When you hear the words “drug profiteering,” there’s a good chance you picture the sneering face of Martin Shkreli.
As CEO of Turing Pharmaceuticals, Shkreli took Daraprim from $13.50 a pill to $750.00… in one fell swoop. Overnight, Shkreli became the man Americans loved to hate.
But his price hike wasn’t the biggest news on Daraprim. Because even the $13.50 price was way out of line. At the time Shkreli boosted the drug’s price, Britain’s National Health Service (NHS) was paying the equivalent of 66 cents per pill.
Yes… 66 cents. That’s more than 20 times less than the U.S. price. Before the boost.
According to Scientific American magazine, Americans pay triple the British price for the world’s 20 most-prescribed drugs.
The Wall Street Journal compared 54 international drug prices in 2015. The U.S. had the highest prices for all but four of those drugs.
Why are you paying so much for your prescriptions? It’s a bit complicated… but the main reason is easy to understand: Greed. And it’s not just the drug companies behind these prices. Congress has a hand in keeping drug prices artificially high.
Here’s what you should know…
Your Health Safety Net Has Some Holes in It
Before we go any further, I should explain… I’m not a fan of big government. But I am a fan of honest government. And when it comes to healthcare, that doesn’t seem to be what we have.
Back in 2003, the United States Congress passed a law that prevents Medicare from negotiating drug prices. If that sounds crazy, it is.
In 2009, 44 million Americans depended on Medicare for their health insurance. By 2030, that number will be 79 million.
Imagine combining the buying power of 79 million people… or even just 44 million. Medicare enrollees use almost a third of all the prescription drugs in the U.S. No drug company could stay in business if they refused to deal with a negotiating block that big.
Virtually every other developed country uses this strategy to negotiate prices well below those in the U.S. Why shouldn’t Medicare be able to do the same?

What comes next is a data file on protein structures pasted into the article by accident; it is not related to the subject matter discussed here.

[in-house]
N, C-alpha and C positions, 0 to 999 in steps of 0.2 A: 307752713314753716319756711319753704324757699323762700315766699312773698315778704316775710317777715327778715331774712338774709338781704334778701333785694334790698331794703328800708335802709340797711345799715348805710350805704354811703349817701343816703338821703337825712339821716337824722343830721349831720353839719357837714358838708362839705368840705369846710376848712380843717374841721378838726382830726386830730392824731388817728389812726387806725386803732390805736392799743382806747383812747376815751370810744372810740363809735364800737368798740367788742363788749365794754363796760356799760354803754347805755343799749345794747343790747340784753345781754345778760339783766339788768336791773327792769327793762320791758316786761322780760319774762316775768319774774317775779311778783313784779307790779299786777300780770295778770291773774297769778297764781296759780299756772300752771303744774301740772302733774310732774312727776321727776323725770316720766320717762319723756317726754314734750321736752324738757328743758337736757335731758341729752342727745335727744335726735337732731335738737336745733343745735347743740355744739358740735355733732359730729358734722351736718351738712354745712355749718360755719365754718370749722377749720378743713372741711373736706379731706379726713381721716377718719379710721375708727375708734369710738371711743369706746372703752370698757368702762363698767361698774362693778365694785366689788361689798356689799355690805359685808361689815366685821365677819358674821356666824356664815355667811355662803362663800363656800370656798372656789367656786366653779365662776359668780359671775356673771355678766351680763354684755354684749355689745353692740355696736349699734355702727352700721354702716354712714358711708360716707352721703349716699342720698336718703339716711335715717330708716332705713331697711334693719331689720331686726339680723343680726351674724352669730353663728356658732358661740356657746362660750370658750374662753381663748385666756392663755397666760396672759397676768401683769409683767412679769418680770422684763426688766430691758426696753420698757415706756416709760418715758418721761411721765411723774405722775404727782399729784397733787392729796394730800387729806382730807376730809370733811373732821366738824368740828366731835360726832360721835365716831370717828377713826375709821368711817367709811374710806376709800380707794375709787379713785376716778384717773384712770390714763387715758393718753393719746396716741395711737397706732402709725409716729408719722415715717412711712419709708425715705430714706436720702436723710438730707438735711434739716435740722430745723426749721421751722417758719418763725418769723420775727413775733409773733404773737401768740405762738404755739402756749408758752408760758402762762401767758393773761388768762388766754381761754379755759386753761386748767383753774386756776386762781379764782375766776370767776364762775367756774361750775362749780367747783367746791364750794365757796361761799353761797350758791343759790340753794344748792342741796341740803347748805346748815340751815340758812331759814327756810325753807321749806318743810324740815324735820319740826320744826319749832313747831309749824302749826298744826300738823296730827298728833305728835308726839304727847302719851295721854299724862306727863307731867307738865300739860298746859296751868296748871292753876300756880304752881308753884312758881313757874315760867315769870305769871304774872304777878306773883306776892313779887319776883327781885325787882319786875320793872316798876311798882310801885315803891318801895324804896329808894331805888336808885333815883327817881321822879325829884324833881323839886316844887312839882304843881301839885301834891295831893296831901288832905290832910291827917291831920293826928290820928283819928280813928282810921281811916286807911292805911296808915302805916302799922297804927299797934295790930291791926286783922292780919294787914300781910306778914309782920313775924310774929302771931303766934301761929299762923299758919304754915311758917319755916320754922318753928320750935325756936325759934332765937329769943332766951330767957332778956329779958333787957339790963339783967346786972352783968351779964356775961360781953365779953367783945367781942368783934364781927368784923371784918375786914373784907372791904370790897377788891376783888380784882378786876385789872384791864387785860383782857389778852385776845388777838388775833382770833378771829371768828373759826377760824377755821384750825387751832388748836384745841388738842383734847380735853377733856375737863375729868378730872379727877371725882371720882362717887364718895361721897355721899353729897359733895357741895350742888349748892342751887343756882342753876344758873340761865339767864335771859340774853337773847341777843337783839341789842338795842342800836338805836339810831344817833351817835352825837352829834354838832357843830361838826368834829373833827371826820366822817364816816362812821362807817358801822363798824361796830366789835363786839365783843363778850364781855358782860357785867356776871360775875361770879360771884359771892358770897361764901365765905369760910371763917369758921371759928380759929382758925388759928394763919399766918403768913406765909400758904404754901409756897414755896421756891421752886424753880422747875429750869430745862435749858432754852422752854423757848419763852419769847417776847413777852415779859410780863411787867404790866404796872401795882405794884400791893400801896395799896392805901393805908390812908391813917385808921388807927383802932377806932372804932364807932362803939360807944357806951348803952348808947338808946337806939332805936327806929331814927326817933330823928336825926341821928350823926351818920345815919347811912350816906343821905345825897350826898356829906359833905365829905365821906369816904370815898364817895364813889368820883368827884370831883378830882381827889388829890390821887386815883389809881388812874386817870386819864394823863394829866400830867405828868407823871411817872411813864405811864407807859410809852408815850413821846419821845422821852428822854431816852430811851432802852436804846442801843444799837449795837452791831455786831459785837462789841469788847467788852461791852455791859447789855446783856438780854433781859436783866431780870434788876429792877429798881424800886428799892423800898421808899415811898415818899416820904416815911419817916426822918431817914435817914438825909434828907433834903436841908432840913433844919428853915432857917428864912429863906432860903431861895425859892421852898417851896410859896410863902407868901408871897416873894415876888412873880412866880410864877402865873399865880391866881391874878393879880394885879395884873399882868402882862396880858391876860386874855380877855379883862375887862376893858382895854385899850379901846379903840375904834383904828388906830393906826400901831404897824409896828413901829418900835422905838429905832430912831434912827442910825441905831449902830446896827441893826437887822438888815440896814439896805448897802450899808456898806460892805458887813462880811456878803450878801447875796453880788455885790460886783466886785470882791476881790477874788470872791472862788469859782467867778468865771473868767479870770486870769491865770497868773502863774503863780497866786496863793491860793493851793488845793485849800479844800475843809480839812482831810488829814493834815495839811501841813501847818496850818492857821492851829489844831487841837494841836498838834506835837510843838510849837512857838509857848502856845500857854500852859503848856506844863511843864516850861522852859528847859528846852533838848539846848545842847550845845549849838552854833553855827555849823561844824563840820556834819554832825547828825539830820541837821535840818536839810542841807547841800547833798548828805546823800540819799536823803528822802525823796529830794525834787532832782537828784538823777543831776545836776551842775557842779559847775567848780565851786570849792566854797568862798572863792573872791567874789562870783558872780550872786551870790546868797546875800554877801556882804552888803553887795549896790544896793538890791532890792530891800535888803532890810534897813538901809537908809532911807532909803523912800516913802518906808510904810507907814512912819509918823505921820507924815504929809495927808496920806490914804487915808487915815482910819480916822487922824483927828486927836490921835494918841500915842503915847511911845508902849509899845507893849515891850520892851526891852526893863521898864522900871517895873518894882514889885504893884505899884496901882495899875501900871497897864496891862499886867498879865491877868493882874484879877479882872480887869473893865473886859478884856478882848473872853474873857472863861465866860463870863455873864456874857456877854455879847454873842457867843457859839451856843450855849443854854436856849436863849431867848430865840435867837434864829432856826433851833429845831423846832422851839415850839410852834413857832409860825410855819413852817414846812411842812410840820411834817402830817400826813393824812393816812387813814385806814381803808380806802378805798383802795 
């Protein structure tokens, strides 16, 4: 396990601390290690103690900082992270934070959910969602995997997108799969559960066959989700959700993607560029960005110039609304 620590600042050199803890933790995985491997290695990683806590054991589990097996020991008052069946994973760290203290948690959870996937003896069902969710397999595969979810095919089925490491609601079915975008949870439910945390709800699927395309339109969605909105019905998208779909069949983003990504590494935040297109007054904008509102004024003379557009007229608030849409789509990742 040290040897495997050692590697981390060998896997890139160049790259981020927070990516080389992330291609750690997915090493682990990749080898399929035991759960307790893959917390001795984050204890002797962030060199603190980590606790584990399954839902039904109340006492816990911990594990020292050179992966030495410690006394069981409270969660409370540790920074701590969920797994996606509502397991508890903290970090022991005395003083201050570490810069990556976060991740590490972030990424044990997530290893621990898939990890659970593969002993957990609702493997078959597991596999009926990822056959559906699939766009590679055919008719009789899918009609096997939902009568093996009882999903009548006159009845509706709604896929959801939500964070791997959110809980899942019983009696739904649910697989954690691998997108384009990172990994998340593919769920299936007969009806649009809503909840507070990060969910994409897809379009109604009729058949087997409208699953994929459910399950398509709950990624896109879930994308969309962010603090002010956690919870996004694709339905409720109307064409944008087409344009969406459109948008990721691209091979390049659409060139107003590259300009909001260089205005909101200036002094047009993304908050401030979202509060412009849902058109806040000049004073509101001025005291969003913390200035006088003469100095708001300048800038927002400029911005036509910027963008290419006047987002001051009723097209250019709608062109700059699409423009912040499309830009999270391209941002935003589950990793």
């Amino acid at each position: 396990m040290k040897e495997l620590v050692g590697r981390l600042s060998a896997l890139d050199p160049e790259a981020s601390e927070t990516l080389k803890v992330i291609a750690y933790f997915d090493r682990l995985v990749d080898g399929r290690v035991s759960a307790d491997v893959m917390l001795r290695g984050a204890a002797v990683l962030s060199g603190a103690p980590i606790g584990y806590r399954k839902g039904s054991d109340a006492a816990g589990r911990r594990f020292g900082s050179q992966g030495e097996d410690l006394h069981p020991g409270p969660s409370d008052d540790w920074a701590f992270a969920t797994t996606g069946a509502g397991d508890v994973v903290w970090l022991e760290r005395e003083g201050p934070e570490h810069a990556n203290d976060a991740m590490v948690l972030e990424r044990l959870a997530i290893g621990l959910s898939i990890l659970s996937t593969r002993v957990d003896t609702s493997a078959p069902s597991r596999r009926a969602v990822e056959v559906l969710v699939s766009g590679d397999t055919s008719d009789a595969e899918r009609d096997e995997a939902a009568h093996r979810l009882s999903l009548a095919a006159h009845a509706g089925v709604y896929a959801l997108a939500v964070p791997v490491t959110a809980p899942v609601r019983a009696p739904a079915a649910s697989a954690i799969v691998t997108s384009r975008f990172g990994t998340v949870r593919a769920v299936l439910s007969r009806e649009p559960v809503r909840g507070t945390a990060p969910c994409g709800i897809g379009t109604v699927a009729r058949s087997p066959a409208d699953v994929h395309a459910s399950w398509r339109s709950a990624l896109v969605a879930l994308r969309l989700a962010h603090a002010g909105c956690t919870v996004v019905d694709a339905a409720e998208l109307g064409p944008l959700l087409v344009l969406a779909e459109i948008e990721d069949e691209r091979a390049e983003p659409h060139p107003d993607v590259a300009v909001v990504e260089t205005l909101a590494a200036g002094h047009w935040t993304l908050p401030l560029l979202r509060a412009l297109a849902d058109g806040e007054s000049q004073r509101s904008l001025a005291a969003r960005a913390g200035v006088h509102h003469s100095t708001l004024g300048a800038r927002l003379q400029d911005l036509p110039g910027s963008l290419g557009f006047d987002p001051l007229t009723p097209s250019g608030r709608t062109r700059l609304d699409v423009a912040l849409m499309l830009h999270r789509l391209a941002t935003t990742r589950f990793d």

Especially when both the Veteran’s Administration and Medicaid can – and pay significantly less for many drugs than Medicare does. (On average, Medicare pays 73% more than Medicaid and 80% more than the Veterans’ Administration for the same drugs.)
That’s where greed comes in. According to Mother Jones magazine, the drug industry made over $147 million in political contributions between 2003 and 2016. In addition, drug companies have spent more than a billion dollars lobbying Congress during that period.
Obviously, Big Pharma has a sweet deal they want to preserve. But members of Congress also have a major source of election funds they don’t want to lose.
The result? While 92% of Americans want Medicare to negotiate drug prices down, Congress won’t allow it.
Possibly because Medicare prescription coverage delivers a $100 billion+ windfall to the drug industry every year.
Don’t Fall for Their Lame Excuses
Defenders of the drug industry point to several reasons negotiating drug prices down is a “bad idea.”
First, they say it will discourage development of new drugs. Well, as we’ve shown in this newsletter before, nine out of the ten biggest drug companies spend more on marketing than they do on research.
Besides, if drug companies can afford to charge Britain’s NHS a third of what they charge Medicare, you have one of two situations:
- Medicare is being massively overcharged… or
- Americans are underwriting the generous discounts given to foreign healthcare systems.
Either way, it’s unacceptable. And the only way to change it is to force Congress to act.
At that point, your Congressperson may say, “Well, the Congressional Budget Office (CBO) said negotiating prices wouldn’t deliver much in savings.”